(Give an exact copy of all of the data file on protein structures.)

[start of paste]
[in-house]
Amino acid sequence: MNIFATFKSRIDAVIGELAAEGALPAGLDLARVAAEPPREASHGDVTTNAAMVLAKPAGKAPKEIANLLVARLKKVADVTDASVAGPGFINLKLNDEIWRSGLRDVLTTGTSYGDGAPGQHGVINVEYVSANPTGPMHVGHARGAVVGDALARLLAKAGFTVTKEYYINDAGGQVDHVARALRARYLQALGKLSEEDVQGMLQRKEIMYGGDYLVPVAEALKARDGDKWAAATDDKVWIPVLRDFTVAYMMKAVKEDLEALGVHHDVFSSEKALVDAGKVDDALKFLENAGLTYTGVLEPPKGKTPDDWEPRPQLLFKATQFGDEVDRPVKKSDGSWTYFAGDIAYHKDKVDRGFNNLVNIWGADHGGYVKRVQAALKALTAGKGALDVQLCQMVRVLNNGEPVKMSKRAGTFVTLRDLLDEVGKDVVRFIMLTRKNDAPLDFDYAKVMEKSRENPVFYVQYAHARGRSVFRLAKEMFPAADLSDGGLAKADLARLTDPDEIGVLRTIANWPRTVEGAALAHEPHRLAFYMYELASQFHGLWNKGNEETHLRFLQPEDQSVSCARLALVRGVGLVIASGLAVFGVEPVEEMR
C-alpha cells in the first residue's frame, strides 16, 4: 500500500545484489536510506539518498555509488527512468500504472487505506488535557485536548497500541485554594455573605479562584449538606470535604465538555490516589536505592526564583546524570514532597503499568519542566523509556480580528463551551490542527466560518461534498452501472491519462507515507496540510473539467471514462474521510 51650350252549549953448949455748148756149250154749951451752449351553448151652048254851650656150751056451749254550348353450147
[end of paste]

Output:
[in-house]
Amino acid sequence: MNIFATFKSRIDAVIGELAAEGALPAGLDLARVAAEPPREASHGDVTTNAAMVLAKPAGKAPKEIANLLVARLKKVADVTDASVAGPGFINLKLNDEIWRSGLRDVLTTGTSYGDGAPGQHGVINVEYVSANPTGPMHVGHARGAVVGDALARLLAKAGFTVTKEYYINDAGGQVDHVARALRARYLQALGKLSEEDVQGMLQRKEIMYGGDYLVPVAEALKARDGDKWAAATDDKVWIPVLRDFTVAYMMKAVKEDLEALGVHHDVFSSEKALVDAGKVDDALKFLENAGLTYTGVLEPPKGKTPDDWEPRPQLLFKATQFGDEVDRPVKKSDGSWTYFAGDIAYHKDKVDRGFNNLVNIWGADHGGYVKRVQAALKALTAGKGALDVQLCQMVRVLNNGEPVKMSKRAGTFVTLRDLLDEVGKDVVRFIMLTRKNDAPLDFDYAKVMEKSRENPVFYVQYAHARGRSVFRLAKEMFPAADLSDGGLAKADLARLTDPDEIGVLRTIANWPRTVEGAALAHEPHRLAFYMYELASQFHGLWNKGNEETHLRFLQPEDQSVSCARLALVRGVGLVIASGLAVFGVEPVEEMR
C-alpha cells in the first residue's frame, strides 16, 4: 500500500545484489536510506539518498555509488527512468500504472487505506488535557485536548497500541485554594455573605479562584449538606470535604465538555490516589536505592526564583546524570514532597503499568519542566523509556480580528463551551490542527466560518461534498452501472491519462507515507496540510473539467471514462474521510 51650350252549549953448949455748148756149250154749951451752449351553448151652048254851650656150751056451749254550348353450147